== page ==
Told with Shea’s signature wit and style, I’m a Shark will delight fans of Dinosaur Vs. Bedtime, as well as the Mo Willems Pigeon series and other clever-kid classic picture books.

School’s almost out (or out, for the lucky ones) and the weather is right, so now is the time to get out and PLAY! Swim in the pool, visit the parks, take a family bike ride on one of the many Pittsburgh bike trails, and so much more! For an overview of all the great summertime activities Pittsburgh Citiparks is offering, check out their website. Includes information on:

Cinema in the Parks

Swimming pools & Spray Parks

Community Festivals

Roving Art Cart

Programs at the Frick Environmental Center

The Carnegie Library of Pittsburgh is offering programs for kids and families all summer long, including Pirates Tales summer reading and a weekly event at Market Square in Downtown Pittsburgh. Visit your local branch or CarnegieLibrary.org for more information. D

Storytime is every Monday @ 10 am and is intended for all ages.

Storytime Picks from Monday, June 4

Thanks to Memorial Day, we took a week off from storytime, a break surely well spent. But we’re back, we’re energized, and we’re ready to get blooming with another spring-themed story!

The Tiny Seed
by Eric Carle

The tiny seed is adrift – blown through Autumn and Winter, it finally finds a home in the Spring soil. There it grows into a beautiful flower, one that grows and grows and grows until it’s taller than all the people, taller than the houses, taller than the trees. When the Autumn comes, the flower’s seeds are taken by the breeze and the cycle starts anew. If your kids love Carle’s other classic booksThe Very Hungry Caterpillar and Brown Bear, Brown Bear, What Do You See?, then they will love The Tiny Seed, with its vibrant illustrations and the way the prose poetically captures the changing seasons.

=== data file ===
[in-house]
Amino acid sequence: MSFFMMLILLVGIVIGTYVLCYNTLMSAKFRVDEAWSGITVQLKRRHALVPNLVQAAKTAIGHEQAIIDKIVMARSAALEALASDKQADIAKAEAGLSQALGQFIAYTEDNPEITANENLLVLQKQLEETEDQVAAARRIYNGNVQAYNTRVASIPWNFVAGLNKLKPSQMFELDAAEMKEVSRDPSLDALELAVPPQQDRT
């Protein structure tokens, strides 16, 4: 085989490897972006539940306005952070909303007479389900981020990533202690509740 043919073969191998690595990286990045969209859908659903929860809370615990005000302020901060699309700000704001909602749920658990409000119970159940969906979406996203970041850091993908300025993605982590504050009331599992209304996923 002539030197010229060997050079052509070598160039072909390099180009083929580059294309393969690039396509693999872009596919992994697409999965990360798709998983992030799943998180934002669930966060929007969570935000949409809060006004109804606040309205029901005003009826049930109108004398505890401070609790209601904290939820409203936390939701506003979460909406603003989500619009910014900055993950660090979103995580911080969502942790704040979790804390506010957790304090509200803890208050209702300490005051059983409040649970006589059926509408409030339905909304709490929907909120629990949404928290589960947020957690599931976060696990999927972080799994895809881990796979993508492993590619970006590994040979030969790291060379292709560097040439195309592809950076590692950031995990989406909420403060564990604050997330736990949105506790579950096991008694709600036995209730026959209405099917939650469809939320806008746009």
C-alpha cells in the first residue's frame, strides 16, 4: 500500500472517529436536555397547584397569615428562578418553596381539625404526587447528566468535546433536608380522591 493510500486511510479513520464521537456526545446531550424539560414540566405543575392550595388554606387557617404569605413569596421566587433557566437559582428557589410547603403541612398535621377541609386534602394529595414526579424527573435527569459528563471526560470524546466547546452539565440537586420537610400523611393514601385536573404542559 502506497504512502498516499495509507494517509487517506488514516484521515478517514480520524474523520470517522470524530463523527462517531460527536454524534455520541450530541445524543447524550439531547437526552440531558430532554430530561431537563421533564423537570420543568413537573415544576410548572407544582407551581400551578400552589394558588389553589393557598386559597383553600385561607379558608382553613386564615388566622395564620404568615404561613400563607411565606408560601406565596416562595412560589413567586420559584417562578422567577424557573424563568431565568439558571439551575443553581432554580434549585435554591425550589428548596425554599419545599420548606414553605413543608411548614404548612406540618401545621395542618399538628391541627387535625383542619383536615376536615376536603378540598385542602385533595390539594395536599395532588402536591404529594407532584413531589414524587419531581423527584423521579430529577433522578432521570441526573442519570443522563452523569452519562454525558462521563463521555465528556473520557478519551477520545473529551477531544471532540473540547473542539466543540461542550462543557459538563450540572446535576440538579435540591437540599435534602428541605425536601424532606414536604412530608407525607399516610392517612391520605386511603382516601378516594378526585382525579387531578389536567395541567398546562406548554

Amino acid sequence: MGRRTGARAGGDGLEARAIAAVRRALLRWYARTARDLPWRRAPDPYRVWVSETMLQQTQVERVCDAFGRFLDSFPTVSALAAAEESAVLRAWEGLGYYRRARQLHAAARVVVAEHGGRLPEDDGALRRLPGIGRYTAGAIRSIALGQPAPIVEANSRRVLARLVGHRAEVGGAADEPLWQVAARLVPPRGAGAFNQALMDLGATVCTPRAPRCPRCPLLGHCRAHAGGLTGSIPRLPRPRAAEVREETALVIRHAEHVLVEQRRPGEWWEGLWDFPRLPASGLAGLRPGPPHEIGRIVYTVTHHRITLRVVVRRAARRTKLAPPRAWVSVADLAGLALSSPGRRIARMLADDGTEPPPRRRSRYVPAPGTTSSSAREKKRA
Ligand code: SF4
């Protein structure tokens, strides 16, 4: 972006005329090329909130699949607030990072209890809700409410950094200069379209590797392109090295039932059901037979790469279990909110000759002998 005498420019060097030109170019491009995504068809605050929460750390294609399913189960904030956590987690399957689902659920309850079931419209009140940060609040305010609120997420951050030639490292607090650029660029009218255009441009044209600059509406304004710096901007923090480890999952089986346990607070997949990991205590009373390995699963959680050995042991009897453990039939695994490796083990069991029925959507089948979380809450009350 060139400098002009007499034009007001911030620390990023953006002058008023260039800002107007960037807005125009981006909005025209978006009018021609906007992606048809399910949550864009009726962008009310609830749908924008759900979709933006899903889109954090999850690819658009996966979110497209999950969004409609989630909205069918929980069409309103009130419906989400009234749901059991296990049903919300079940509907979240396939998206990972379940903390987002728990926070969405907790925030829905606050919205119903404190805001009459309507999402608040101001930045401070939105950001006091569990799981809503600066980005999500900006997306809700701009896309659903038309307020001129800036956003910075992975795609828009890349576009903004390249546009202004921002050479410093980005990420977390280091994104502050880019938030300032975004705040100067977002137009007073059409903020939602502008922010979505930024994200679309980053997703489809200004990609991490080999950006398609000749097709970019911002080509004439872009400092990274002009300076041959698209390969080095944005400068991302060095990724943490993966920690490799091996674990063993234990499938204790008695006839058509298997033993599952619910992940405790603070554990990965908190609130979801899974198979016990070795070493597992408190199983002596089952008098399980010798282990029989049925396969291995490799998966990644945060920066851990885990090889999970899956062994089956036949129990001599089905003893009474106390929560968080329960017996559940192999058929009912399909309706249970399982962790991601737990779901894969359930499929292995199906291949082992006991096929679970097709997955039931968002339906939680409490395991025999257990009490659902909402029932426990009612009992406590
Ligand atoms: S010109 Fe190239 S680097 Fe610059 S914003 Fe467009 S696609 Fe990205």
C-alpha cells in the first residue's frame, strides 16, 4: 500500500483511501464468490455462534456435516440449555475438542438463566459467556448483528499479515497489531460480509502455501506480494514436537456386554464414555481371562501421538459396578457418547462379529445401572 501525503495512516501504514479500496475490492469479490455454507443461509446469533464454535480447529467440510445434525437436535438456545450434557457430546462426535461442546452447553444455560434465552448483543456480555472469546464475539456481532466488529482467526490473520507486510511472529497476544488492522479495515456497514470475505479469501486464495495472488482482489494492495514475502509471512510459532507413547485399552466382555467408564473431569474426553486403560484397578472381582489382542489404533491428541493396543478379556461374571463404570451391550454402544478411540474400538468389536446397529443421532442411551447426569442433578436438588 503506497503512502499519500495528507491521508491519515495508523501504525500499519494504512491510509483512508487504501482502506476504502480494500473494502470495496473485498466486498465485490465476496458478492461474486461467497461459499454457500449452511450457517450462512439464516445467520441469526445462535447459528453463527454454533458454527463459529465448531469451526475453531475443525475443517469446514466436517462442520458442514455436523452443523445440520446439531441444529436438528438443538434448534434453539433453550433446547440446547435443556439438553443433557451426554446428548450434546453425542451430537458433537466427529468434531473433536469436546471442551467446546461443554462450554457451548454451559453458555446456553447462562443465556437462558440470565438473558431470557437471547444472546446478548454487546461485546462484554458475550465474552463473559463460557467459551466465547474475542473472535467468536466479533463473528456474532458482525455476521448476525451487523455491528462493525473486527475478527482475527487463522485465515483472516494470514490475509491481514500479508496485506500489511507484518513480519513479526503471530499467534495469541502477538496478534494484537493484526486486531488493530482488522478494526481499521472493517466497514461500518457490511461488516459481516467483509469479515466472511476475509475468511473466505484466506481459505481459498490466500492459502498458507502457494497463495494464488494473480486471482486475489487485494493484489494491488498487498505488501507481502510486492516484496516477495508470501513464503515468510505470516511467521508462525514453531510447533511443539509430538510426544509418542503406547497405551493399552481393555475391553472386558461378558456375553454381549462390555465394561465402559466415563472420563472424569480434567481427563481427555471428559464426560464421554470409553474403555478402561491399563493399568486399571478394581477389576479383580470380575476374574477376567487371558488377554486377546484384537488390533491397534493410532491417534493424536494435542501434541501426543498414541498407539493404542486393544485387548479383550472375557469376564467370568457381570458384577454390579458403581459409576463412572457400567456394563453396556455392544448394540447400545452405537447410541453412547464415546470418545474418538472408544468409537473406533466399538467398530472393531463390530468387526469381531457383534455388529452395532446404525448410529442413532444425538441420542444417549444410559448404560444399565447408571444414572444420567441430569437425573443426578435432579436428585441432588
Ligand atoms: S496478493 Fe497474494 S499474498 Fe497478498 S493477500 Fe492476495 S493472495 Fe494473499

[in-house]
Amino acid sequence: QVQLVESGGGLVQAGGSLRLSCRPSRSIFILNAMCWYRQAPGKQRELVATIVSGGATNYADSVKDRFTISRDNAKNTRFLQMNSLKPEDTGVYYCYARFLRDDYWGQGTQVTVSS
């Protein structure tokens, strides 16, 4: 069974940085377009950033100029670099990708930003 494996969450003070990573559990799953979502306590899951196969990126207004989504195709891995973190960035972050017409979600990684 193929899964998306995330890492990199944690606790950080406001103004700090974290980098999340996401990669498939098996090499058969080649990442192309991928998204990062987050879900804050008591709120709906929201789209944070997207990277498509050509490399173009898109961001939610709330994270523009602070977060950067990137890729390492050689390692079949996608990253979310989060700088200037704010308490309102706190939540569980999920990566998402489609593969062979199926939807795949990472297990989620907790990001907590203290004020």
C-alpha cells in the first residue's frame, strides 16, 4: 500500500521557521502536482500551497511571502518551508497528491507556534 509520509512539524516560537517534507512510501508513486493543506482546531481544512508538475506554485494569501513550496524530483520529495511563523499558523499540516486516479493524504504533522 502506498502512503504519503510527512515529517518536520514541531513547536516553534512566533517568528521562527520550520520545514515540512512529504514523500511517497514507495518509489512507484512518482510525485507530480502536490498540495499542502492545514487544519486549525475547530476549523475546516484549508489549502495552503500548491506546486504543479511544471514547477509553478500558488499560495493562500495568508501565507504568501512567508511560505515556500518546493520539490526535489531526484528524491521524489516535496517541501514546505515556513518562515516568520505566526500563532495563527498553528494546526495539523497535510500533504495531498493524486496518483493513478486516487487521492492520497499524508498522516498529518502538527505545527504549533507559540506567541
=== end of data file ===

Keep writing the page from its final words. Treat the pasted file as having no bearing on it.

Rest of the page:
Want to find a few more bloomin’ books for your kids’ storytime? Try out these favorites of the garden (clicking on the image will take you to the book’s entry in the eiNetwork, the catalog for all Allegheny County libraries):

Did you know about the Pittsburgh Seed and Story Library, sponsored by Carnegie Library of Pittsburgh and based out of the branch in Lawrenceville? Customers can “borrow” seeds to use in their own garden and donate their own seeds in exchange. CLP also sponsors community herb gardens at several branches. Click the link to find out if there’s a garden growing at your local CLP library!

Storytime is every Monday at 10 am and is intended for all-ages.